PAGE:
The animation, however, leaves a bit to be desired. Most of it is workable, but as an animator myself, I feel that most of the animation work lacks a bit of bounciness and exaggeration to properly convey the whimsical-yet-serious-at-times tone that the writing tries to reflect. There are also a lot of generic "use" and "pick up" animations, which are understandable in a project of this scope, but also very obvious. Funny little touches in earlier adventure games come to mind, like Tex Murphy slowly drawing a ten-foot-pole from his trench coat like a magician, or Guybrush Threepwood forcibly stuffing a large dog in his coat, only to have it run wild underneath his clothes for a few seconds. The lack of expression in movement is a bit of a shame in a game that otherwise looks as excellent as this.

This next bit could be slightly disappointing, or it could make no difference to you whatsoever: BoUT is a 2D/3D hybrid in terms of presentation. The backgrounds are pre-rendered and animated with 2D layers, while the characters that populate the world are rendered in real-time 3D. It works extremely well for the most part, and the integration is better than I expected in terms of shadows, light rays, and the like, but the background will look suspiciously flat when the camera starts panning around and in and out. It's no big issue; again, it only sticks out because the game itself looks so good.

Good thing the game also sounds beautiful.

Voice acting is another big issue for localized games, with the expected quality ranging from "quite convincing", all the way down to "the office messenger played the hero". Fortunately, the team went and cast exactly the right people for their respective roles, and the end result sounds like they didn't skimp on anything to ensure the quality of each character's deliveries. Each performance is nuanced and heartfelt and full of emotion, and none of them managed to ruin my suspension of disbelief. Simply put, BoUT has very good voice acting all around.

The music consists of the kind of jovial fantasy fare you'd expect from a setting such as this -- heroic melodies, slightly creepy and foreboding atmospherics, and mischievous tunes permeate the soundtrack. There's some use of classical music too, as Grieg's "In the Hall of the Mountain King" features prominently in the prologue chapter, part of which happens to take place in an almost-abandoned dwarven bastion high in the snowy mountains.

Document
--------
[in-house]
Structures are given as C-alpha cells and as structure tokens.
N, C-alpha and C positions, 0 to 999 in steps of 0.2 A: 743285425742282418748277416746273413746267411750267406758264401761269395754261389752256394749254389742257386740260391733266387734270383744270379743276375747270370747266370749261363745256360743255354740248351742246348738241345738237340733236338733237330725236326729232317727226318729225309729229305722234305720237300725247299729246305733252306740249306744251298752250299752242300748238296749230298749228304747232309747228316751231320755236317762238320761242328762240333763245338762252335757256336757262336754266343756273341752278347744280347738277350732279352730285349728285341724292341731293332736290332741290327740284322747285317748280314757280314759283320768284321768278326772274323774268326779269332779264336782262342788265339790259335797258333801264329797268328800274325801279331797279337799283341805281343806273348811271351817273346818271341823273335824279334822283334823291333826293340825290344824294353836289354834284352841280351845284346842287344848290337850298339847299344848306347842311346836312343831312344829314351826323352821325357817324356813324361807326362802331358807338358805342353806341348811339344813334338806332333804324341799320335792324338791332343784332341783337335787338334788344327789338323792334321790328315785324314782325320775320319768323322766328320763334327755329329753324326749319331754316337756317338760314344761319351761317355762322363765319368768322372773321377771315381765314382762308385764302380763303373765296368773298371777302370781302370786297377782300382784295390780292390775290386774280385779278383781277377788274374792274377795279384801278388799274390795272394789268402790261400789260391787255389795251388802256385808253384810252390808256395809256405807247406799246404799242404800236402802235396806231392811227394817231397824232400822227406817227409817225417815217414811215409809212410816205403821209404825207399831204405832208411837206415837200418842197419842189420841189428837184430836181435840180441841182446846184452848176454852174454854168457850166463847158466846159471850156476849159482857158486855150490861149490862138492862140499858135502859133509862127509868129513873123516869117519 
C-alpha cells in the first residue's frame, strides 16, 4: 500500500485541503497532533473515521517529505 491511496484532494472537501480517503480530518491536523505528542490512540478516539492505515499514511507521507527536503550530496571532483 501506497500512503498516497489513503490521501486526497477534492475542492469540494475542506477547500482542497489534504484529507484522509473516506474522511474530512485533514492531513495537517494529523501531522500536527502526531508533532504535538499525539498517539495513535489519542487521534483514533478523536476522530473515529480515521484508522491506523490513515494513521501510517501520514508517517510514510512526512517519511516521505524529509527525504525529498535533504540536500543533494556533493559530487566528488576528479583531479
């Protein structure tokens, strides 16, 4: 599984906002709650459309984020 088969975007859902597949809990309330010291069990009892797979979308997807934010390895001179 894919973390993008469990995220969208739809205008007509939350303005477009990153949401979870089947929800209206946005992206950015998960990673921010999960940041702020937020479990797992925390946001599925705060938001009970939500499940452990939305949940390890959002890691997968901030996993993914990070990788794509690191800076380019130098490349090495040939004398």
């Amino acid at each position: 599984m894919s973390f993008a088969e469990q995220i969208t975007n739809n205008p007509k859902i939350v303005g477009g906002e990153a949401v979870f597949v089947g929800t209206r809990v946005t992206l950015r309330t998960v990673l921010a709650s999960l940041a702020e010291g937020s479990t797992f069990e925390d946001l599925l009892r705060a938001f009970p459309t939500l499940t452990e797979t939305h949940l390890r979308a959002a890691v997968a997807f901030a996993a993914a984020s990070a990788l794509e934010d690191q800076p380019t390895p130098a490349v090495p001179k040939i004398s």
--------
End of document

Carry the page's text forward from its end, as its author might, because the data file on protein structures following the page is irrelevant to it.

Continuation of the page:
If there's a weak link in the audio department, it's in the sound effects. They're there when required, and a guy wearing a cooking pot on his head being shot out of a cannon (sound familiar?) sounds like you'd expect it to sound, but many times over, an action that I expected would be grand or snappy or painful felt weak and floppy because it wasn't conveyed properly by the sound effect that accompanied it.

Ultimately, The Book of Unwritten Tales is a game worth playing and worth remembering.

It's no secret that KING Art Games set out to rebottle the kind of magic that games like King's Quest and Monkey Island offered by the bucketful long, long ago. Have they succeeded? I have to say yes. It's not a perfect game, but it shines in all the things that count.

The Book of Unwritten Tales is undoubtedly epic in scope, but it's also intricately personal in detail. It's a game that takes the tried and tested point and click adventure formula and updates it for a new generation of gamers. It may be more linear than what we'd had in the past, and the spacebar feature might irk some of the more passionate purists out there, but there's no doubt that KING Art did an excellent job in translating what many believe to be the essential elements of a point-and-click adventure into a format that is accessible to more gamers today.

The question remains if people -- or newer gamers, at least -- still have the attention span for games like this. I'm not worried, though; if Skyrim can captivate the average gamer for hours on end, The Book of Unwritten Tales can effortlessly do the same thing for anyone who's adventurous enough to give it a chance. Try it. You'll probably love it.


The Book of Unwritten Tales is now available for purchase and digital download at the game's web store!